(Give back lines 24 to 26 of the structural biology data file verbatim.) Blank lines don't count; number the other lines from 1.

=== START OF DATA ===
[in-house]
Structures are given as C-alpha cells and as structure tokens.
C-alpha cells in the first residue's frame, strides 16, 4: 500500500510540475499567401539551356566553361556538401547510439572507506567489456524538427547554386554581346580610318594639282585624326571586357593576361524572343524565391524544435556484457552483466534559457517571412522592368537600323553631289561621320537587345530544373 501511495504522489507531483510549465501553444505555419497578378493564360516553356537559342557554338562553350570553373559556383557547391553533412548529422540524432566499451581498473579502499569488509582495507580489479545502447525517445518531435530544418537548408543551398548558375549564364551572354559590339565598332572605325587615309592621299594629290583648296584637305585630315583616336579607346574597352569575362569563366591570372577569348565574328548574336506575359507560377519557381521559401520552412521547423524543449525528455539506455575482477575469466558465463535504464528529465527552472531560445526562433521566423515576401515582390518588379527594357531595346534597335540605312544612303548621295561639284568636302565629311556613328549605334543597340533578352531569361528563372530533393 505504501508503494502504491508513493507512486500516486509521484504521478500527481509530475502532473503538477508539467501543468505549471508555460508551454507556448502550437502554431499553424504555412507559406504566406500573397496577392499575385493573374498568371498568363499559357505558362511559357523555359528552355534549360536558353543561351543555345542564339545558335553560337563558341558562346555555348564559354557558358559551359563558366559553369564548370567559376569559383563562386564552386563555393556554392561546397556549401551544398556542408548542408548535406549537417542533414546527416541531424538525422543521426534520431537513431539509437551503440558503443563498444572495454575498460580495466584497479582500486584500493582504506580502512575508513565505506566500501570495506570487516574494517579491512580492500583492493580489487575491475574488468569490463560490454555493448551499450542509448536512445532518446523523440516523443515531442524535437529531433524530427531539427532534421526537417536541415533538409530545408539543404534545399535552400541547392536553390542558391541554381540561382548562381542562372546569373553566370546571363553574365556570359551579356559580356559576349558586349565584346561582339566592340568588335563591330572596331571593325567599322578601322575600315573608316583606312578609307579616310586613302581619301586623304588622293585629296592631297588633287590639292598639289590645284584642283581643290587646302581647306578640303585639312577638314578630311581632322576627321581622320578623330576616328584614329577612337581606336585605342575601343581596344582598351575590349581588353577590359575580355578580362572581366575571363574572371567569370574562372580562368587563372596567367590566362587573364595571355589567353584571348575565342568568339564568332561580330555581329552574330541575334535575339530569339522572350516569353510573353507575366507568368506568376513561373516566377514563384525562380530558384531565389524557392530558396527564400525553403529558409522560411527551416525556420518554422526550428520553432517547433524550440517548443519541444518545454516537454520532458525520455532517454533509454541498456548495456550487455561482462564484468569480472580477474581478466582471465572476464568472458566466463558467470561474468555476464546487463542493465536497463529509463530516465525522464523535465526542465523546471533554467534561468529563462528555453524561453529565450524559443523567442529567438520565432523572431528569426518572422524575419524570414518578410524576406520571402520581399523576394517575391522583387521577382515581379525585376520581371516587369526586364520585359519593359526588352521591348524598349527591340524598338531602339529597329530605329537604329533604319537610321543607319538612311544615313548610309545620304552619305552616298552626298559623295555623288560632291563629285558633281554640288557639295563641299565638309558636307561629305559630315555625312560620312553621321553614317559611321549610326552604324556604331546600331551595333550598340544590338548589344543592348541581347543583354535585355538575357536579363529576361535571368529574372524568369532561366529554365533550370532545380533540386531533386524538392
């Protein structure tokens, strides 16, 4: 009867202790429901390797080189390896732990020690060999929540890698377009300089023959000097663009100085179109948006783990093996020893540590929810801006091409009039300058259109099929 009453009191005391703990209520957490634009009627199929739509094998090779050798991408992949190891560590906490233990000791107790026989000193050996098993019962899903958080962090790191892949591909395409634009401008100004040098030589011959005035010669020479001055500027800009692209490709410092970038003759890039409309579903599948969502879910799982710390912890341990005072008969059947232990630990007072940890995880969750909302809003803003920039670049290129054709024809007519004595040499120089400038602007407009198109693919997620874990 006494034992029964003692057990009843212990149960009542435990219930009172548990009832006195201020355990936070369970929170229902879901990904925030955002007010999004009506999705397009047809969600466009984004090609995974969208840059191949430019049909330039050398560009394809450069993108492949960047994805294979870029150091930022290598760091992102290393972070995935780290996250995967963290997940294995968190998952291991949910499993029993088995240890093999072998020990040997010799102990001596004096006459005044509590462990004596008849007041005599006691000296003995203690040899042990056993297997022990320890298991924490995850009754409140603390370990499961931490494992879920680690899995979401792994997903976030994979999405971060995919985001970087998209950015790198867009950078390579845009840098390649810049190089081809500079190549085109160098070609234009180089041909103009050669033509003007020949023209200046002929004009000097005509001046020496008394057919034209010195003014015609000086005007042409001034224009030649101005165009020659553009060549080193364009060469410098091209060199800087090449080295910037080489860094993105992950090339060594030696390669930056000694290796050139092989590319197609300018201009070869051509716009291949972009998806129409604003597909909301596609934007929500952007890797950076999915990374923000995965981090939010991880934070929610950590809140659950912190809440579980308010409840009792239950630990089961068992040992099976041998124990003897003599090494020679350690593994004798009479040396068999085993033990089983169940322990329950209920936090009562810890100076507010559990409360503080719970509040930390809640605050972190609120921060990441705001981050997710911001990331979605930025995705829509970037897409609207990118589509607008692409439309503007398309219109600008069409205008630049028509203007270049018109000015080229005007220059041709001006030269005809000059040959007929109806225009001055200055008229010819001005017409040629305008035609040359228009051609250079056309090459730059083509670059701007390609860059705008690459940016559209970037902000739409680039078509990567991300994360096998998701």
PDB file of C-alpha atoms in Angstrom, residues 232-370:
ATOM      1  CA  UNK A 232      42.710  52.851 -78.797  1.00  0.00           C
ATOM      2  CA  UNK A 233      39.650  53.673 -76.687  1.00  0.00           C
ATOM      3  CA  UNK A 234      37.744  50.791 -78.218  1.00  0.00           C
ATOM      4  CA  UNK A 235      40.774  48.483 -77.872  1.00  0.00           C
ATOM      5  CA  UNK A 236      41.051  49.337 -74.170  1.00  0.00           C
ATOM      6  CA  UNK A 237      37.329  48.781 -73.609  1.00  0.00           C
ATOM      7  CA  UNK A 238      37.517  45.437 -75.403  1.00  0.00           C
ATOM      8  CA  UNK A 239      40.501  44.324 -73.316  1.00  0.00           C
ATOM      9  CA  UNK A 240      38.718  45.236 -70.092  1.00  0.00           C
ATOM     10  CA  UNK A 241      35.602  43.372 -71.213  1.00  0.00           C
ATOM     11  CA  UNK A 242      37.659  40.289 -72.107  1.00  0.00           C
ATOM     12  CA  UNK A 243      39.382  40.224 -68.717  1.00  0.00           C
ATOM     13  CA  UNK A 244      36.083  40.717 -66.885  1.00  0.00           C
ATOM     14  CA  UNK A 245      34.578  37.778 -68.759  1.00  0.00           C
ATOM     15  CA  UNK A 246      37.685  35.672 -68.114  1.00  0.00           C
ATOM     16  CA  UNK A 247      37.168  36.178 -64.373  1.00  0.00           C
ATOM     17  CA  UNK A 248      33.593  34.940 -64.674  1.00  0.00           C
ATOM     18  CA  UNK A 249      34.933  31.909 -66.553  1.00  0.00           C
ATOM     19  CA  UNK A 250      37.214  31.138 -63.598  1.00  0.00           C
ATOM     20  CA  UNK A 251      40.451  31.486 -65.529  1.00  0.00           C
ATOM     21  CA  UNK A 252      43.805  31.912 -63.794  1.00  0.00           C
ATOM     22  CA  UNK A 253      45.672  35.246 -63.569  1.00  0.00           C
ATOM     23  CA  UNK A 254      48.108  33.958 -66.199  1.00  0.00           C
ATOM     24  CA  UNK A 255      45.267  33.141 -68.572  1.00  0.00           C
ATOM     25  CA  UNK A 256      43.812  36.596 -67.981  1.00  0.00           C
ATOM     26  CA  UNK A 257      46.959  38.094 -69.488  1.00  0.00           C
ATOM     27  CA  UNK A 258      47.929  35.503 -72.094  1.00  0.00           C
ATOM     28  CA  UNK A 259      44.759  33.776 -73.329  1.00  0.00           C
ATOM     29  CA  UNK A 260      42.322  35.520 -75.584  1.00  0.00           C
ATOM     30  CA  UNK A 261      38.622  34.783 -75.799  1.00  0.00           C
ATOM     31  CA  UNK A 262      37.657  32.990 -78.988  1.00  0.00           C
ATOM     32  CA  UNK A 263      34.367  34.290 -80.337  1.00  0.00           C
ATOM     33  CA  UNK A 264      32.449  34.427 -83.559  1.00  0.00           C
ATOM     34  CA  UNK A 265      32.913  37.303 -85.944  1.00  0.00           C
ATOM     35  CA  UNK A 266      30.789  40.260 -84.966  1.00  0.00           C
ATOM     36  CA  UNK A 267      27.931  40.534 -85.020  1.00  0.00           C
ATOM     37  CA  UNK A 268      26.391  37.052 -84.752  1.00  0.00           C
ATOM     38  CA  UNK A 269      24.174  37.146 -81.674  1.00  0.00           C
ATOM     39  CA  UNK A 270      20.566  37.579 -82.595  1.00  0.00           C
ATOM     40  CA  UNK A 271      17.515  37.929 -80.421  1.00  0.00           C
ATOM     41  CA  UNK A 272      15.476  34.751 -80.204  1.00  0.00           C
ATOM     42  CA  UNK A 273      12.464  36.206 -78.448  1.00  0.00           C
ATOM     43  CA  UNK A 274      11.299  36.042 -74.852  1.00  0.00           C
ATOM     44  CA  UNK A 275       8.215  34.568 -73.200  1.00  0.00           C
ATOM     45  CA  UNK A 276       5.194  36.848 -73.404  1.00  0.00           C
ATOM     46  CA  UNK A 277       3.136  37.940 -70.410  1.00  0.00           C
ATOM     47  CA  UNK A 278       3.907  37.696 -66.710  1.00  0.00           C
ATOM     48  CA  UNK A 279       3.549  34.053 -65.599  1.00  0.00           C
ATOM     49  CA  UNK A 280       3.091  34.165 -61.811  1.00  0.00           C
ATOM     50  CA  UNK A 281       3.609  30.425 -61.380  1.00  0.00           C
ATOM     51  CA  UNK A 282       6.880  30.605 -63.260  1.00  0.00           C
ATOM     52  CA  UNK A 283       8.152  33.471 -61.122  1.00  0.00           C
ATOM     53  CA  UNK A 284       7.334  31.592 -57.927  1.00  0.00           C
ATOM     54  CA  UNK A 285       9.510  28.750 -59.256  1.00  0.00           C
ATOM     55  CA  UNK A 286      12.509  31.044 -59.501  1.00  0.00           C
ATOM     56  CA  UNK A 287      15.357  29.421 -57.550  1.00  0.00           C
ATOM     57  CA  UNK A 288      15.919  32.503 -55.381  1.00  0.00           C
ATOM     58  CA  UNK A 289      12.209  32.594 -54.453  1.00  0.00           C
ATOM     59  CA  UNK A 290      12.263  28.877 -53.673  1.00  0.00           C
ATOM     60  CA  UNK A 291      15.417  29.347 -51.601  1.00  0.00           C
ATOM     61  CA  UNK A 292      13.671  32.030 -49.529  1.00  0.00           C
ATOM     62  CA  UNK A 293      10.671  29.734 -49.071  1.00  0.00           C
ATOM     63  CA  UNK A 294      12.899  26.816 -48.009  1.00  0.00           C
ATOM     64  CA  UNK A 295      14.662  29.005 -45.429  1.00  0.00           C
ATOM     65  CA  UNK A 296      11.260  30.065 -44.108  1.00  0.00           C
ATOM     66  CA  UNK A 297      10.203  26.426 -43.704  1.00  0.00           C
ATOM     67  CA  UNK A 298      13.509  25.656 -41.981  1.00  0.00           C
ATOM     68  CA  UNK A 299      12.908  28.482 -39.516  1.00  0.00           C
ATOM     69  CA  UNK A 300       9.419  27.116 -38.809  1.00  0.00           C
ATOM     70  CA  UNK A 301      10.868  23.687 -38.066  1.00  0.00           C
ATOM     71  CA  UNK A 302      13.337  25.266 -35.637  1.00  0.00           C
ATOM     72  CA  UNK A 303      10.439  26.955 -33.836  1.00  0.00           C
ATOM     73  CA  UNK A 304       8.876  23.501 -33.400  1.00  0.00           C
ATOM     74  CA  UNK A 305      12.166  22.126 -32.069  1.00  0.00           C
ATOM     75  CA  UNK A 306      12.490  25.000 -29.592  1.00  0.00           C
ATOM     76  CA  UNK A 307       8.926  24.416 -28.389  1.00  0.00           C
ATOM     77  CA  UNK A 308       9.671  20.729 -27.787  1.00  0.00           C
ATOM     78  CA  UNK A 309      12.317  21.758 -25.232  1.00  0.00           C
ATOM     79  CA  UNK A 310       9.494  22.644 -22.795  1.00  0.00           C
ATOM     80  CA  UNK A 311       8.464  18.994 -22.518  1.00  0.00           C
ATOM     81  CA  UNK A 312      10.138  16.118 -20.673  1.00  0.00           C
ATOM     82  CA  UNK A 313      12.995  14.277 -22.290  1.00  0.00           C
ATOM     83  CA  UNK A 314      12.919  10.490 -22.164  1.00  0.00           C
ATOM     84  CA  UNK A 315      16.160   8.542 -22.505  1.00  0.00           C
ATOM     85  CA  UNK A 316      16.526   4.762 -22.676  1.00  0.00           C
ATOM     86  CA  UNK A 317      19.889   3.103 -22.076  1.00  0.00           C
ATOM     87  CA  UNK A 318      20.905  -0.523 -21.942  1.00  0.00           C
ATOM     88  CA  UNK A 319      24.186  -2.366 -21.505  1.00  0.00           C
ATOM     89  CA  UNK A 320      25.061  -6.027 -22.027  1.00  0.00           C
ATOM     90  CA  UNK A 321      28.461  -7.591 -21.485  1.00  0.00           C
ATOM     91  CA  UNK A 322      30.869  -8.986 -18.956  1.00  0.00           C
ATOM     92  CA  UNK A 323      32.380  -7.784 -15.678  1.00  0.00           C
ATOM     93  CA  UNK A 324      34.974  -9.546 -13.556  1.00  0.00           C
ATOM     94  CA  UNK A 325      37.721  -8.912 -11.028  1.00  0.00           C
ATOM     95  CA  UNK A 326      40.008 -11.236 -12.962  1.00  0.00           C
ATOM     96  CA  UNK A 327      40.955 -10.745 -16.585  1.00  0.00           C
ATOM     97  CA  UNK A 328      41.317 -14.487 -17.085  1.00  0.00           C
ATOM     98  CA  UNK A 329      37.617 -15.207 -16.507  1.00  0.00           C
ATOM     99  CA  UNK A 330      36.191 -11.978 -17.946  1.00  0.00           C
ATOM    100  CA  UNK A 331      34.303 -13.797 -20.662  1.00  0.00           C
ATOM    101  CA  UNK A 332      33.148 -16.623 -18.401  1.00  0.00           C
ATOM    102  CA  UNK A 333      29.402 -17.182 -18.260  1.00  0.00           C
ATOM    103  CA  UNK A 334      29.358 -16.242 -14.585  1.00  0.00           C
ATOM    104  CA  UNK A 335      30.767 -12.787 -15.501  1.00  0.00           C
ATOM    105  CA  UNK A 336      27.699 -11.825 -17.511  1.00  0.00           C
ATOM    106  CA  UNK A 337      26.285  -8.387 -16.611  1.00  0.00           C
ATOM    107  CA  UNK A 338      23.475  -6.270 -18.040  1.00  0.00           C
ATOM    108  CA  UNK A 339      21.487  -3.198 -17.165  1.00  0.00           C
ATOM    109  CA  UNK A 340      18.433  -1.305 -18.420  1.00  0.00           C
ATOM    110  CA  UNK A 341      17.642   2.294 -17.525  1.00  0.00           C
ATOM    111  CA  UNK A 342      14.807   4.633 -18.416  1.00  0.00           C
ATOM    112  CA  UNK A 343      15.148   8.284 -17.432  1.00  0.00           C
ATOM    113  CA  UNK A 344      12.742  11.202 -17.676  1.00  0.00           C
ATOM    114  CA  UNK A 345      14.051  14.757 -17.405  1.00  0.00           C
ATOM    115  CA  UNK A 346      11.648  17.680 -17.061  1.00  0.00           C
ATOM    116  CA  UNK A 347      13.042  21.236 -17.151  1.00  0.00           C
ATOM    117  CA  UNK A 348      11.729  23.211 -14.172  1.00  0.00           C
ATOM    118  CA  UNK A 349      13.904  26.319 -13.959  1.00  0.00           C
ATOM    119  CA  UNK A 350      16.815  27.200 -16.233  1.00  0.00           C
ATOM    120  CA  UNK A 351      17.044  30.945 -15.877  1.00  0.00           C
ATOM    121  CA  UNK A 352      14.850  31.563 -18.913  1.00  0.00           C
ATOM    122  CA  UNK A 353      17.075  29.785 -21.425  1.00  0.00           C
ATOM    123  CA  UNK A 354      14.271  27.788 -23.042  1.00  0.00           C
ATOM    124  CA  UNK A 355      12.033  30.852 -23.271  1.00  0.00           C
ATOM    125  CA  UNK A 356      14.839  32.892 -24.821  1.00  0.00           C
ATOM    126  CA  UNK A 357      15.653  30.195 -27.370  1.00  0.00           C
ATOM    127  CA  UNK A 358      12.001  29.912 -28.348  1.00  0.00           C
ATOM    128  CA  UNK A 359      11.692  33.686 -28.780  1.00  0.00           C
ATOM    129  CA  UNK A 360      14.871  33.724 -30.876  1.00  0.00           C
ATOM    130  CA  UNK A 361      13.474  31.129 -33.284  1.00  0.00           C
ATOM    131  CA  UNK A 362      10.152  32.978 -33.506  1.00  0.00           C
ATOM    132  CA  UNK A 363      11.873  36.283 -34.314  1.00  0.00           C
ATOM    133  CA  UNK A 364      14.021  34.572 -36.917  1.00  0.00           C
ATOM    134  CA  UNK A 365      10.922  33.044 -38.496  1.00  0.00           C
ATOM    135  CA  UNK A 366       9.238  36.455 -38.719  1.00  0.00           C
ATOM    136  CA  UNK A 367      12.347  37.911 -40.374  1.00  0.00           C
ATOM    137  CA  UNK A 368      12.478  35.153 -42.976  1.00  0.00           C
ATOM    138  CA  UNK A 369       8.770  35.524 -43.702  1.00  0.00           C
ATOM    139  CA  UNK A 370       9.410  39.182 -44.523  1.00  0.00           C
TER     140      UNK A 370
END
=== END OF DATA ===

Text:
ATOM     19  CA  UNK A 250      37.214  31.138 -63.598  1.00  0.00           C
ATOM     20  CA  UNK A 251      40.451  31.486 -65.529  1.00  0.00           C
ATOM     21  CA  UNK A 252      43.805  31.912 -63.794  1.00  0.00           C